Nigel Andrews talks to Thai film director Apichatpong Weerasethakul
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“I like the idea of the transmigration of souls,” the Thai film-maker Apichatpong Weerasethakul tells me on a sunny day on a Cannes terrace. “But I can’t say I believe in something till it is proven.”
It was virtually proven two days later. Apichatpong’s soul transmigrated into that of a Golden Palm winner. He became that coveted beast, a Cannes victor: an animal that can flick its paw at distributors worldwide, saying, “Show my film.” The success of the fabulous – in every sense – Uncle Boonmee Who Can Recall His Past Lives is payday for those critics who loved Tropical Malady (2004), this director’s hypnotic diptych of jungle stories, and compensation for those critics (including me) who were bemused by his previous film, the cryptic Syndromes and a Century (2006).
That collection of runic tableaux, set in and around a hospital, was in part a commemoration of Apichatpong’s father, who died of kidney disease. The new movie transposes that parent, or “transmigrates” him, into a more bewitching, while scarcely less challenging, set of stories: six episodes linked by dream logic while differentiated by visual styles. They take us from domestic scenes spiked with the supernatural – the ailing Uncle Boonmee visited by his dead wife and monkey-ghost son – to folk tales, flashbacks and fantasy excursions. The later sections extend the living world into the afterworld, or bring the past and future into collision with the present.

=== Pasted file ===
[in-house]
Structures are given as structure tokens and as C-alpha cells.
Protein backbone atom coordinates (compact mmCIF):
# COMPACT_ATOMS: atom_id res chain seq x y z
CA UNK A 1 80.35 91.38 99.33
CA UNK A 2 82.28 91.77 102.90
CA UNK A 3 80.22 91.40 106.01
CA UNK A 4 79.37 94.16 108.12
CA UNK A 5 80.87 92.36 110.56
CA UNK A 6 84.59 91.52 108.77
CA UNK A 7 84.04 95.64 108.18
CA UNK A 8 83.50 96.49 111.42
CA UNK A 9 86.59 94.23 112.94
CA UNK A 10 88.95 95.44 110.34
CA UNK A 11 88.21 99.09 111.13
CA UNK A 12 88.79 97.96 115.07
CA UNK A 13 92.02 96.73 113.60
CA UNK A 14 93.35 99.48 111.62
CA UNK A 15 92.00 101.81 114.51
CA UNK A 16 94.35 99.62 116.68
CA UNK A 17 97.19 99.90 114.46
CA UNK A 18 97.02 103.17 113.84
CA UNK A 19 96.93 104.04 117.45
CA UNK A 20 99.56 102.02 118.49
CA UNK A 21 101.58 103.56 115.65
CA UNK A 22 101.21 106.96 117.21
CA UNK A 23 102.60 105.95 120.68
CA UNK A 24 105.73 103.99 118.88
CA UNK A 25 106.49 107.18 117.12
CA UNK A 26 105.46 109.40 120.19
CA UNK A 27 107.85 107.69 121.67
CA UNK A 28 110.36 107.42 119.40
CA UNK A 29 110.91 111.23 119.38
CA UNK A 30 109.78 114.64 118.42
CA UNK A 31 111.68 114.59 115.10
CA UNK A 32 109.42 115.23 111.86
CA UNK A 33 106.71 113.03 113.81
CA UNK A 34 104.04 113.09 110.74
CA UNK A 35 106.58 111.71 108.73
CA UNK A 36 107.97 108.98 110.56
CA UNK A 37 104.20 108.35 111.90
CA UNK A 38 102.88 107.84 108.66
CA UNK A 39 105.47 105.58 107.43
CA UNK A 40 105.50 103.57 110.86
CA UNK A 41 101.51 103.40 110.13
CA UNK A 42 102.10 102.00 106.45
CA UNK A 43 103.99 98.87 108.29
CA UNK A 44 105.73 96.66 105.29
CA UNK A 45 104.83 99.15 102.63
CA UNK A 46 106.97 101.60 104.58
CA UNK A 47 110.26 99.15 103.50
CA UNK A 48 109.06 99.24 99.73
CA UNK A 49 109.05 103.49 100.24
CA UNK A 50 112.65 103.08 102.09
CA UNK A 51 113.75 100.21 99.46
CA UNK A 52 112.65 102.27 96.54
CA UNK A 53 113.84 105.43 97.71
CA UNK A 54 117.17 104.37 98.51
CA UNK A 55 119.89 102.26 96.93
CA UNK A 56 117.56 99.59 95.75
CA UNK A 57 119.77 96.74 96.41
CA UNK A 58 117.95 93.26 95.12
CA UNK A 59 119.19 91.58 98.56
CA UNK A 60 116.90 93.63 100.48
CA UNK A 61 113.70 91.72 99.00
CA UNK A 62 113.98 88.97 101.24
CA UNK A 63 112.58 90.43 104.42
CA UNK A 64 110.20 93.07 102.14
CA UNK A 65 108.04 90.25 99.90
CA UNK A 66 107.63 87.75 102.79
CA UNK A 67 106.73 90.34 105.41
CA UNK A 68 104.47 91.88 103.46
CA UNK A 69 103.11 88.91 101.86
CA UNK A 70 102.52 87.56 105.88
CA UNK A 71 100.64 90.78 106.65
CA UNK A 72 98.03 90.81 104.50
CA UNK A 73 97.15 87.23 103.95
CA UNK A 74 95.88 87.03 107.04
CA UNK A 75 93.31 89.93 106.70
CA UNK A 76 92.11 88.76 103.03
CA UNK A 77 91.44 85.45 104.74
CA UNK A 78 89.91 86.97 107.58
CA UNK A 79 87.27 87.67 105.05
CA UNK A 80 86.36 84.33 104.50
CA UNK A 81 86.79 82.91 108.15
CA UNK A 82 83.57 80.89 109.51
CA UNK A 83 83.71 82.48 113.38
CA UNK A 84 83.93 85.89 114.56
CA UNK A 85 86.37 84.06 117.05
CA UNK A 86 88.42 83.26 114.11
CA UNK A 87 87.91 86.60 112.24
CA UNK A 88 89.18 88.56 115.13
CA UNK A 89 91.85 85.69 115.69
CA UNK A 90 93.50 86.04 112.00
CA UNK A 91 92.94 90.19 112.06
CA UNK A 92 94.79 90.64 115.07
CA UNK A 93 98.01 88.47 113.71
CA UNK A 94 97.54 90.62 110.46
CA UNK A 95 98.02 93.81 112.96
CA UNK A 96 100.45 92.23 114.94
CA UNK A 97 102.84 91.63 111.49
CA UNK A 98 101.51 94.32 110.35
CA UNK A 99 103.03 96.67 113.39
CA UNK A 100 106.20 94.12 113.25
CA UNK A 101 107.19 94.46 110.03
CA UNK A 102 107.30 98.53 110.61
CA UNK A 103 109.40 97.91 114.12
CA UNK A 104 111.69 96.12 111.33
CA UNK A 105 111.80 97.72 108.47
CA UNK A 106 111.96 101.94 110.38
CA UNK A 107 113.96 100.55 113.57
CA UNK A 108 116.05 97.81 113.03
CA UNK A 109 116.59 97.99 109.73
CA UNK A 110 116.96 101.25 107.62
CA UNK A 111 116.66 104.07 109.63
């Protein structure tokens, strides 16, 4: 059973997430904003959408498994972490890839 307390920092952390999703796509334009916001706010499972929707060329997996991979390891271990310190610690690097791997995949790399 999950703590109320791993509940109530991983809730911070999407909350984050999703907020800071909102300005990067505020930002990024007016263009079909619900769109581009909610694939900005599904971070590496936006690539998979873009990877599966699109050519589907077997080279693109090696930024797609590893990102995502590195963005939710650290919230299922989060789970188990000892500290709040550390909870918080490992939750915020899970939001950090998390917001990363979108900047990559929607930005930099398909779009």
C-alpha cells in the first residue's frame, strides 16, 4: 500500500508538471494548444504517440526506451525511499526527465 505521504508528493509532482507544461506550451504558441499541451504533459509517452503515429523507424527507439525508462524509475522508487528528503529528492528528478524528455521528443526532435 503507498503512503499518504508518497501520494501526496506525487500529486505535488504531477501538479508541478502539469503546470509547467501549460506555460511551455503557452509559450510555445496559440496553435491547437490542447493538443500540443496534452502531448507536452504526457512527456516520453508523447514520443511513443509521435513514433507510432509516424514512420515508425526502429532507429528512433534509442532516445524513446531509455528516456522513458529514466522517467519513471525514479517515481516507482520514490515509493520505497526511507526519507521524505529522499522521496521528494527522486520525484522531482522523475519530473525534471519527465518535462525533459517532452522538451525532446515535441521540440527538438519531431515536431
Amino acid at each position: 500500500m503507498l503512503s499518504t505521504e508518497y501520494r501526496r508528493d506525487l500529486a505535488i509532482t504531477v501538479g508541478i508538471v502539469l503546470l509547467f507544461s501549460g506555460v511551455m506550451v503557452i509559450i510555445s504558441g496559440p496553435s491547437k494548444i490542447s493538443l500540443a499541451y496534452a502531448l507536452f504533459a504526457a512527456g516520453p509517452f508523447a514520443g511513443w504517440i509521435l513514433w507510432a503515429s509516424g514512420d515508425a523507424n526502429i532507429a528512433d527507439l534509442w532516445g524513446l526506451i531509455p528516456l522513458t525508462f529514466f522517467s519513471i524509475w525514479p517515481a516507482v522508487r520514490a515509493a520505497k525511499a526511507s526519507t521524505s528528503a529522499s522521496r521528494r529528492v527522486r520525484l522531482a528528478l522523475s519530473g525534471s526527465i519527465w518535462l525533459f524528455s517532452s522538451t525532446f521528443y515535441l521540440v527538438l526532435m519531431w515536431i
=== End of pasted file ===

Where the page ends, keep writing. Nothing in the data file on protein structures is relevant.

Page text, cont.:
Magical realism? More magical magic. More an attempt to re-landscape the viewer’s own imagination. “The function of film is to implant memories, and a sense of other lives, in our own,” says the film-maker, whose cropped-pate features and ascetic otherworldly air suggest a Buddhist let loose in the French Riviera fleshpots.
“We need these stories. We have needed them since we were in a cave and played with shadows. In the films and comic books I grew up with, the spirit world coexisted easily with the human world. In these tales, dying doesn’t mean going away for ever. The husband, Uncle Boonmee, is surprised a little bit [when his dead wife materialises at the dinner table], but then it’s OK,” he laughs, “and they carry on.”
The same when the ghost-monkey son, a tall, startling figure with hair-covered body and glowing red eyes, ascends the stairs to the dining veranda. A moment from a primitive B-horror movie, made immediate and epiphanic.